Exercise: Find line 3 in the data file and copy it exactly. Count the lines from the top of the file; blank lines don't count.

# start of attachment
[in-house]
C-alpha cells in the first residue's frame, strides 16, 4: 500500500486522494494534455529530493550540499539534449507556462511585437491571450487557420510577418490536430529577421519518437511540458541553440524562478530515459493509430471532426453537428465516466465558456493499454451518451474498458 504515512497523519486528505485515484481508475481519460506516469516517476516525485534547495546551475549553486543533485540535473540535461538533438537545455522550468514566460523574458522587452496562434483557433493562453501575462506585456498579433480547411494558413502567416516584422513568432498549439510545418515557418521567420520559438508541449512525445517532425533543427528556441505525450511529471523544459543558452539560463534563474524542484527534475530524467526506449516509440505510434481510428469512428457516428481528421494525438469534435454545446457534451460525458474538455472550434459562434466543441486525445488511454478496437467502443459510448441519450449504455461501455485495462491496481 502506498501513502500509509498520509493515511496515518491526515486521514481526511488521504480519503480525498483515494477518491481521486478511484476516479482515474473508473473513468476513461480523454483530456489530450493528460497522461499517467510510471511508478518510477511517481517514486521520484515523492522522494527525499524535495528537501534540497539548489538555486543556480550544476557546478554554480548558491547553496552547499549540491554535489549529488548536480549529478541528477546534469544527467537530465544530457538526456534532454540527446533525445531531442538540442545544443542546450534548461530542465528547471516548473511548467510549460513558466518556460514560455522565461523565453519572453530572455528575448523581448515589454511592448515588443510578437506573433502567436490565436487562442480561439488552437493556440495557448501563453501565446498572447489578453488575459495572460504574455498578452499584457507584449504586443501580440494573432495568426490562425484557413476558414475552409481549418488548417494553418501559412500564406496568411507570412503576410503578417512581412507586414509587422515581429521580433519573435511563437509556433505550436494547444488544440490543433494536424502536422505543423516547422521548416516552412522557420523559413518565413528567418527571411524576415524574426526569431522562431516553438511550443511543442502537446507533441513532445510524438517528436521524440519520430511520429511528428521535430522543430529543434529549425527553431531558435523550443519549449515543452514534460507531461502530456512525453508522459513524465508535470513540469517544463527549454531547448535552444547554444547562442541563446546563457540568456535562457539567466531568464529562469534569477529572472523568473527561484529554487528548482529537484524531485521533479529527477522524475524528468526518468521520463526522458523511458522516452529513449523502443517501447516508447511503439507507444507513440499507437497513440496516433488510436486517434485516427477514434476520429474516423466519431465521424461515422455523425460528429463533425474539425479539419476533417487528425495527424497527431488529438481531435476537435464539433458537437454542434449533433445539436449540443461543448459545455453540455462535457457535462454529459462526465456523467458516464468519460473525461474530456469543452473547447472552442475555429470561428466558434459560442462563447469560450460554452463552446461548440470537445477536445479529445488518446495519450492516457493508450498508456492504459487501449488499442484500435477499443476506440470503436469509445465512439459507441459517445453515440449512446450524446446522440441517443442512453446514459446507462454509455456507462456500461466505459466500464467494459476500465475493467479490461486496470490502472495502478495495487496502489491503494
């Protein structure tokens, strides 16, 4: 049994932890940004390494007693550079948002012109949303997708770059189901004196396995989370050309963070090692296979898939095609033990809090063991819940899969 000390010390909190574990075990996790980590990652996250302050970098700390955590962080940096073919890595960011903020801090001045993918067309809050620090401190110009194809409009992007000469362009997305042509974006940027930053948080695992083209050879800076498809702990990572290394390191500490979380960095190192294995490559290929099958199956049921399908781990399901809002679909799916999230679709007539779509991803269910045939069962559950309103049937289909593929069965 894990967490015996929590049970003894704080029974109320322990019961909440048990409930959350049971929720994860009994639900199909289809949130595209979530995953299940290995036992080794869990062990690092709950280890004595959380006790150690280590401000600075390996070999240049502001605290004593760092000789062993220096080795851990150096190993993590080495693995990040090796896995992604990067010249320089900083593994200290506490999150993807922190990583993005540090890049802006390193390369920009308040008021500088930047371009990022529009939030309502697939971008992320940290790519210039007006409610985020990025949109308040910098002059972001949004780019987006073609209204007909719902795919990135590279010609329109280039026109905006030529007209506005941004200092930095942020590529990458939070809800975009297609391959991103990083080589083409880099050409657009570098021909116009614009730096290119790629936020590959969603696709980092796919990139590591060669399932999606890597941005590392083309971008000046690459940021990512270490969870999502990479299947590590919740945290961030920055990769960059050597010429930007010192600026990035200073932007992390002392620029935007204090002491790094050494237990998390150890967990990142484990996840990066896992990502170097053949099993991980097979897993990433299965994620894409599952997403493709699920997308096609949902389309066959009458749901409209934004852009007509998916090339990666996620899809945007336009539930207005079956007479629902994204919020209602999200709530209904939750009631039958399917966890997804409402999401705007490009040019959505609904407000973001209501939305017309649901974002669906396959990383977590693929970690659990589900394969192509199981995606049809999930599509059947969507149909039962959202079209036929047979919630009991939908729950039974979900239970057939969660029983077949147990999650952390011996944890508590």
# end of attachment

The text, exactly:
């Protein structure tokens, strides 16, 4: 049994932890940004390494007693550079948002012109949303997708770059189901004196396995989370050309963070090692296979898939095609033990809090063991819940899969 000390010390909190574990075990996790980590990652996250302050970098700390955590962080940096073919890595960011903020801090001045993918067309809050620090401190110009194809409009992007000469362009997305042509974006940027930053948080695992083209050879800076498809702990990572290394390191500490979380960095190192294995490559290929099958199956049921399908781990399901809002679909799916999230679709007539779509991803269910045939069962559950309103049937289909593929069965 894990967490015996929590049970003894704080029974109320322990019961909440048990409930959350049971929720994860009994639900199909289809949130595209979530995953299940290995036992080794869990062990690092709950280890004595959380006790150690280590401000600075390996070999240049502001605290004593760092000789062993220096080795851990150096190993993590080495693995990040090796896995992604990067010249320089900083593994200290506490999150993807922190990583993005540090890049802006390193390369920009308040008021500088930047371009990022529009939030309502697939971008992320940290790519210039007006409610985020990025949109308040910098002059972001949004780019987006073609209204007909719902795919990135590279010609329109280039026109905006030529007209506005941004200092930095942020590529990458939070809800975009297609391959991103990083080589083409880099050409657009570098021909116009614009730096290119790629936020590959969603696709980092796919990139590591060669399932999606890597941005590392083309971008000046690459940021990512270490969870999502990479299947590590919740945290961030920055990769960059050597010429930007010192600026990035200073932007992390002392620029935007204090002491790094050494237990998390150890967990990142484990996840990066896992990502170097053949099993991980097979897993990433299965994620894409599952997403493709699920997308096609949902389309066959009458749901409209934004852009007509998916090339990666996620899809945007336009539930207005079956007479629902994204919020209602999200709530209904939750009631039958399917966890997804409402999401705007490009040019959505609904407000973001209501939305017309649901974002669906396959990383977590693929970690659990589900394969192509199981995606049809999930599509059947969507149909039962959202079209036929047979919630009991939908729950039974979900239970057939969660029983077949147990999650952390011996944890508590």